Does Blackberry Deserve Canadians’ Scorn?

May 30, 2014 Ben Myers

Blackberry title

If you want a safe bet for winning over a crowd at a business event, it seems that taking a shot at Blackberry is always good for a chuckle.

Even in a crowd of a thousand, you won’t find many defenders for the maligned Waterloo-based company. In fact, it seems like the Canadian business and technology community has ganged up on the company formerly known as RIM, casting the brand out from our in-crowd as well as our pockets and purses. Those that do risk mockery by defending Blackberry do so with self-depreciation.

Blackberry used to be our champion; Indisputable proof that Canada could not only compete on a world technology stage, but be a leader.

When US President Barack Obama took office, he was a staunch user of Blackberry devices. Now that we’re well into his second term in office, using a Blackberry would be something of a relic for any business leader – let alone the leader of a nation.

Blackberry has made several unflattering PR gaffs and costly product errors over the past five years that has earned it the derision it’s now receiving.

Personality clashes and falling behind

In September 2013, the Globe And Mail picked apart the carcass of Blackberry in a long article called ‘Inside the fall of BlackBerry: How the smartphone inventor failed to adapt’, and outlined the reasons for its demise.

Like Steve Jobs of Apple, the leaders of Blackberry have become the icons of the company. But unlike Jobs, whose numerous character flaws were overshadowed by the enormous success of his company before his death, the executive infighting of co-CEOs Michael Lazaridis and Jim Balsillie revealed by the Globe article seem to (perhaps unjustly) precipitate the decline of the company.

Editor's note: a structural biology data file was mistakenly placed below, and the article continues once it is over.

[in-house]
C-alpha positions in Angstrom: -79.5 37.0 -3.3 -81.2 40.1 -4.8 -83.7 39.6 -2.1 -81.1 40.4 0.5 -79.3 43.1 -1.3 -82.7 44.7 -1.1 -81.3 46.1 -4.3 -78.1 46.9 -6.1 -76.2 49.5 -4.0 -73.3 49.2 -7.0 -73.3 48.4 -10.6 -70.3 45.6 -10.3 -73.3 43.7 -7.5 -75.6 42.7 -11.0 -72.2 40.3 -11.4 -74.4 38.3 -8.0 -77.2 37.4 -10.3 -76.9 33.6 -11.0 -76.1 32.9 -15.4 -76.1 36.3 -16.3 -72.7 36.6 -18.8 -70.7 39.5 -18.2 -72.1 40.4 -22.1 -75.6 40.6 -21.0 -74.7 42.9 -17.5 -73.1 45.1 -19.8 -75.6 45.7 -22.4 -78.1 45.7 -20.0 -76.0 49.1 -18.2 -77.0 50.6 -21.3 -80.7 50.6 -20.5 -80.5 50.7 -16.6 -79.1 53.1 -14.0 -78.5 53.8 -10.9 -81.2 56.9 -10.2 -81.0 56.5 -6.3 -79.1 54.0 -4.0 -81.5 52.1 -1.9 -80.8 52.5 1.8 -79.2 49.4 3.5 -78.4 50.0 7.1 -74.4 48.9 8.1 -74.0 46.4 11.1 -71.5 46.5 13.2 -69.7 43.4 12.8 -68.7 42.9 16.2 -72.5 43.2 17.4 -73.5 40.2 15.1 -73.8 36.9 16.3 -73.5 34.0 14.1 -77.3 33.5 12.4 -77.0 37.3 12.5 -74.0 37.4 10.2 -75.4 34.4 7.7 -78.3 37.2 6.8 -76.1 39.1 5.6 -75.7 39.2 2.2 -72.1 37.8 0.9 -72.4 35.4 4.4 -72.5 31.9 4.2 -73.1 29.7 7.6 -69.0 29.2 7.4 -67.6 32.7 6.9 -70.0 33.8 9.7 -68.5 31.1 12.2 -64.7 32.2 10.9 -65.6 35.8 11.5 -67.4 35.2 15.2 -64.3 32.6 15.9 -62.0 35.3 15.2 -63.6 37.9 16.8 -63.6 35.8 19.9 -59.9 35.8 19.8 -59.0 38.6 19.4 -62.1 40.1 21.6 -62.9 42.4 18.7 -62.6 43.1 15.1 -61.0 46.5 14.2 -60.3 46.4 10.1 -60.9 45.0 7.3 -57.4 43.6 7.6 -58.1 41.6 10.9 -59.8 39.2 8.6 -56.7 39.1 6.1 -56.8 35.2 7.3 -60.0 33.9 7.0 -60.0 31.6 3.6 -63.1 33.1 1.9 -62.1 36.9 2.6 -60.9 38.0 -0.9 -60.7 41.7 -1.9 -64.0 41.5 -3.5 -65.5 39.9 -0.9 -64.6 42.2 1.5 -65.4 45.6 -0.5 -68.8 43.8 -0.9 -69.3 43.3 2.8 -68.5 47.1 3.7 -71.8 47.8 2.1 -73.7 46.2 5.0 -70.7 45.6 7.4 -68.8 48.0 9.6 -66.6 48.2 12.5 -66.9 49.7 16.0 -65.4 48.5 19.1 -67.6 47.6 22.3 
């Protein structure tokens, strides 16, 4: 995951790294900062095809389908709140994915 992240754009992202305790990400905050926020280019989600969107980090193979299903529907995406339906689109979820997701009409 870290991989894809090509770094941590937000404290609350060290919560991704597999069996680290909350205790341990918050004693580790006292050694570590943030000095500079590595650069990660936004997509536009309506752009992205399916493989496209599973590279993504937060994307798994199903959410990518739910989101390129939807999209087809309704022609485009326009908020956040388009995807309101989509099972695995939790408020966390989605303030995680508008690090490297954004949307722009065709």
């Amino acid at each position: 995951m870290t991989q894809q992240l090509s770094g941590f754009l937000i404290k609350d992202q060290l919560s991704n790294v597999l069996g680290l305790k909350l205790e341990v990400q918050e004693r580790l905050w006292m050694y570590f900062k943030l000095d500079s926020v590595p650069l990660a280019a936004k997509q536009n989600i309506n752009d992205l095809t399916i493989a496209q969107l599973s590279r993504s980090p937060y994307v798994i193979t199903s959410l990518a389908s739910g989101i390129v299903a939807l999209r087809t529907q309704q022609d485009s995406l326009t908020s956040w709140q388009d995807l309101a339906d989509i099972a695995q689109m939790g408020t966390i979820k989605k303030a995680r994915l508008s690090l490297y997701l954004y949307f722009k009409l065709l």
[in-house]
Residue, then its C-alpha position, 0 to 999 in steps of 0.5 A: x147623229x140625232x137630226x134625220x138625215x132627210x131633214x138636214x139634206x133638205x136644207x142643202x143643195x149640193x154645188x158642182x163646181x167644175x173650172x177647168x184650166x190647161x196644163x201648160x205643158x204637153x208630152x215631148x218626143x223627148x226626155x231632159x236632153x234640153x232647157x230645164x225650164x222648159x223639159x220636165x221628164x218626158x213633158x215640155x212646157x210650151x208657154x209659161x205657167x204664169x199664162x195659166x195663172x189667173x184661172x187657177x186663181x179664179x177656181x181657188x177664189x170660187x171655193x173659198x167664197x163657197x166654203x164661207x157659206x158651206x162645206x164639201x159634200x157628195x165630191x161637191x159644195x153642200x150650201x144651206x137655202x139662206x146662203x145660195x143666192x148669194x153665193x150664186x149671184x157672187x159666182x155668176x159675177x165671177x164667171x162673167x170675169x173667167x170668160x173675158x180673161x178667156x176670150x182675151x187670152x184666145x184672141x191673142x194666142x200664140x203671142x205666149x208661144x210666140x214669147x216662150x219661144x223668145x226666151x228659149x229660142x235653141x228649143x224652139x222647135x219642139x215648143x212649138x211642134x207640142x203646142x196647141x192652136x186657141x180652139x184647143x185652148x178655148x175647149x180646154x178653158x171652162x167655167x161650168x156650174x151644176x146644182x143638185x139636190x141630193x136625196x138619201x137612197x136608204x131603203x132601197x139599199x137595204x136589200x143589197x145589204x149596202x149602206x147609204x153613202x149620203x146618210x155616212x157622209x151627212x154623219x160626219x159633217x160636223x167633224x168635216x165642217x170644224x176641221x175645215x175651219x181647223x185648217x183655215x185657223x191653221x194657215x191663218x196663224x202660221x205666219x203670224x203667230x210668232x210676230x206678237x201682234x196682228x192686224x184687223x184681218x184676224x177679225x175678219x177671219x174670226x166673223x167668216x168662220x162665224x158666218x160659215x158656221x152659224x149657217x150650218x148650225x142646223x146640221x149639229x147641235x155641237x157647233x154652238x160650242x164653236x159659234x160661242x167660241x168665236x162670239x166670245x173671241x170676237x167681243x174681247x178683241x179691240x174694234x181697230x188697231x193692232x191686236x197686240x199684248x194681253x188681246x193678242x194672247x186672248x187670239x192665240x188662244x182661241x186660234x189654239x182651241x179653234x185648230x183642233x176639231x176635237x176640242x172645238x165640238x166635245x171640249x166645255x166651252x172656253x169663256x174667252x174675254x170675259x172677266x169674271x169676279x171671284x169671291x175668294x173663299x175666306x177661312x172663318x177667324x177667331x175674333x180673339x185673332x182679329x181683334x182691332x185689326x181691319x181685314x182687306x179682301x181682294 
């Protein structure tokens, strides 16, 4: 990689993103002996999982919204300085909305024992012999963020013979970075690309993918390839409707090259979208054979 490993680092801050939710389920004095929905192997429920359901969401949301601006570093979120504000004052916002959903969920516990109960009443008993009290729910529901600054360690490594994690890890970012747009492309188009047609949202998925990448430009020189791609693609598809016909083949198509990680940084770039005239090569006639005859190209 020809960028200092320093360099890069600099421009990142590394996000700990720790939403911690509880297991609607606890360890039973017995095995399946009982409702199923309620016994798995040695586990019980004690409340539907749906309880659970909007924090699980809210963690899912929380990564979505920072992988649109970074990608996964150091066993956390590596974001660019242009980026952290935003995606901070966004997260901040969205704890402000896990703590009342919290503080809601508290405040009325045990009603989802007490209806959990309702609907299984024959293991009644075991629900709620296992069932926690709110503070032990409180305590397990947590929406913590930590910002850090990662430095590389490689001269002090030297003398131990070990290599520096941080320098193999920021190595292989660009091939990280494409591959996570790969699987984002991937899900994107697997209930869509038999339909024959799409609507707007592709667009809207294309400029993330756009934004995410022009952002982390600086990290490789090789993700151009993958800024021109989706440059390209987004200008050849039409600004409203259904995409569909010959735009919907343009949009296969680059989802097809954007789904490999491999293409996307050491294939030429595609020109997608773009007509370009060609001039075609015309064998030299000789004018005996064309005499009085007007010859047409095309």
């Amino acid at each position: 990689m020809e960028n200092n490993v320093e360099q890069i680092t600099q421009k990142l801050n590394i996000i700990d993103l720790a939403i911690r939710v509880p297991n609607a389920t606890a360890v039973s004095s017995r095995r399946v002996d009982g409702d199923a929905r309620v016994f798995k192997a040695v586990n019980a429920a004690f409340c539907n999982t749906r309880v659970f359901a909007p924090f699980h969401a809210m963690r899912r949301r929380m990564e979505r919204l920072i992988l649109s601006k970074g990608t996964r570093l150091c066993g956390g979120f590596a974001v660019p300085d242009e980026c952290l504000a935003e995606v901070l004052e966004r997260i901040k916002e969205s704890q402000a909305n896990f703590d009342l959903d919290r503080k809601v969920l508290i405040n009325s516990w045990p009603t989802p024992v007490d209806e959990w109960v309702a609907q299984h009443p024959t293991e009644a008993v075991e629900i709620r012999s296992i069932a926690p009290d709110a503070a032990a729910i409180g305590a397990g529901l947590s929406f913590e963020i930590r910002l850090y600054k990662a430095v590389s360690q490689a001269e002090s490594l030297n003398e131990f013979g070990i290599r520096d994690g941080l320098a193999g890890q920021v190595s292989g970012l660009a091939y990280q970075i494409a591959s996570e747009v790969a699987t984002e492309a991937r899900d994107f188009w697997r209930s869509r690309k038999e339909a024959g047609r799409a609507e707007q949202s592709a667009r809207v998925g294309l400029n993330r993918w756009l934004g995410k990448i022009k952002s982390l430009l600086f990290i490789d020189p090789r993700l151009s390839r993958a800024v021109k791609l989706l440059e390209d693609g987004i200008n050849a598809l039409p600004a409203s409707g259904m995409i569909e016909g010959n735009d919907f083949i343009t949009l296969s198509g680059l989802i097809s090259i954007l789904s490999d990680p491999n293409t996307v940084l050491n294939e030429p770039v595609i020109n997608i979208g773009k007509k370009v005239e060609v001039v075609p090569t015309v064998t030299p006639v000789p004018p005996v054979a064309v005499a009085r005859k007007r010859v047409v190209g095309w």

“…After new rivals redefined the market, RIM responded with a string of devices that were late to market, missed the mark with consumers, and opened dangerous fault lines across the organization,” the article summarized.

“Let me remind you that at BlackBerry, we are not dwelling on the past. We are looking towards the future.”

Hockey and cynicism

To make matters worse, Balsillie, an ardent hockey fan and the Blackberry’s outspoken lead for marketing, further opened himself to ridicule by repeatedly failing in his attempts to purchase and bring an NHL franchise to Hamilton. The adulation he would have received from Canadian hockey fans had he succeeded, was minimized as each attempt was foiled by the NHL’s overseers. Cynicism, predictably, took hold.

Lazaridis and Balsillie, who were removed from their executive roles in early 2012, couldn’t agree on a direction for the company: Consumers or businesses? Touchscreen or physical keyboard? In the end, they mastered no quadrant of these devices and consistently lost market share to the iPhone and a wave of Android-based phones.

Still with a horde of cash, Blackberry could afford to retool and force itself back into the spotlight with ad campaigns and celebrity endorsements.

Failure to launch

German engineer Thorsten Heins took over as CEO. He battled with Balsillie and Lazardis while they were in reduced roles as board members, according to the Globe & Mail, and oversaw the launch of the new Blackberry 10 (BB10) operating system, the Z10 touchscreen phone and the Playbook tablet.

On stage at the launch of the new Blackberry 10 operating system, Heins introduced singer Alicia Keys as the company’s new Global Creative Director. Suspicions of a superficial celebrity endorsement were confirmed when Keys was caught tweeting with an iPhone within weeks of the appointment (she claimed her Twitter account was hacked).

Canadian technology site Mobile Syrup was, in retrospect, damning with its faint praise of the BB10 devices, noting that the entire OS ecosystem suffered from a lack of developer support and apps.